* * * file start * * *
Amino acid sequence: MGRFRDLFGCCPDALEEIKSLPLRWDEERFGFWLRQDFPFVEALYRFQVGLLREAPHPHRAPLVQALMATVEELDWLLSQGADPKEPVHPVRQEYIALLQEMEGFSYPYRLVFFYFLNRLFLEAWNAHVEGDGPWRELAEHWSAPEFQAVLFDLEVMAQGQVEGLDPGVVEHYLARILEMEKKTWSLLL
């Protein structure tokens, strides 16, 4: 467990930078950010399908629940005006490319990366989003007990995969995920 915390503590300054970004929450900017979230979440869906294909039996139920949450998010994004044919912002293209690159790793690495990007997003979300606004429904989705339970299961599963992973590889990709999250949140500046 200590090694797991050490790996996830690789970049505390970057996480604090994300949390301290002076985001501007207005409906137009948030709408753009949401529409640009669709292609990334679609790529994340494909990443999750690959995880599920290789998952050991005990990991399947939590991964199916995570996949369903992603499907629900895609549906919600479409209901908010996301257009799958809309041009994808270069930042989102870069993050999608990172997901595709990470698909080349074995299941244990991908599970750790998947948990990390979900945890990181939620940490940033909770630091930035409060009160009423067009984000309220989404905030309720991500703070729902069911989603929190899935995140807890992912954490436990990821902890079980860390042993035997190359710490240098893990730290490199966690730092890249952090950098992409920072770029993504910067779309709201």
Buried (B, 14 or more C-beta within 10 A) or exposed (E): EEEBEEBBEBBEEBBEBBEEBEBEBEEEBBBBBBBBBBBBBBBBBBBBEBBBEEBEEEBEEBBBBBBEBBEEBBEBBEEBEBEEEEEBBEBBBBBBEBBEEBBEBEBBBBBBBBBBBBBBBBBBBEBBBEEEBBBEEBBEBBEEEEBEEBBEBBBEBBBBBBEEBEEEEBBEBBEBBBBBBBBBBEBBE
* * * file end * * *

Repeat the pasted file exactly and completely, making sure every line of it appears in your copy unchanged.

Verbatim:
Amino acid sequence: MGRFRDLFGCCPDALEEIKSLPLRWDEERFGFWLRQDFPFVEALYRFQVGLLREAPHPHRAPLVQALMATVEELDWLLSQGADPKEPVHPVRQEYIALLQEMEGFSYPYRLVFFYFLNRLFLEAWNAHVEGDGPWRELAEHWSAPEFQAVLFDLEVMAQGQVEGLDPGVVEHYLARILEMEKKTWSLLL
């Protein structure tokens, strides 16, 4: 467990930078950010399908629940005006490319990366989003007990995969995920 915390503590300054970004929450900017979230979440869906294909039996139920949450998010994004044919912002293209690159790793690495990007997003979300606004429904989705339970299961599963992973590889990709999250949140500046 200590090694797991050490790996996830690789970049505390970057996480604090994300949390301290002076985001501007207005409906137009948030709408753009949401529409640009669709292609990334679609790529994340494909990443999750690959995880599920290789998952050991005990990991399947939590991964199916995570996949369903992603499907629900895609549906919600479409209901908010996301257009799958809309041009994808270069930042989102870069993050999608990172997901595709990470698909080349074995299941244990991908599970750790998947948990990390979900945890990181939620940490940033909770630091930035409060009160009423067009984000309220989404905030309720991500703070729902069911989603929190899935995140807890992912954490436990990821902890079980860390042993035997190359710490240098893990730290490199966690730092890249952090950098992409920072770029993504910067779309709201």
Buried (B, 14 or more C-beta within 10 A) or exposed (E): EEEBEEBBEBBEEBBEBBEEBEBEBEEEBBBBBBBBBBBBBBBBBBBBEBBBEEBEEEBEEBBBBBBEBBEEBBEBBEEBEBEEEEEBBEBBBBBBEBBEEBBEBEBBBBBBBBBBBBBBBBBBBEBBBEEEBBBEEBBEBBEEEEBEEBBEBBBEBBBBBBEEBEEEEBBEBBEBBBBBBBBBBEBBE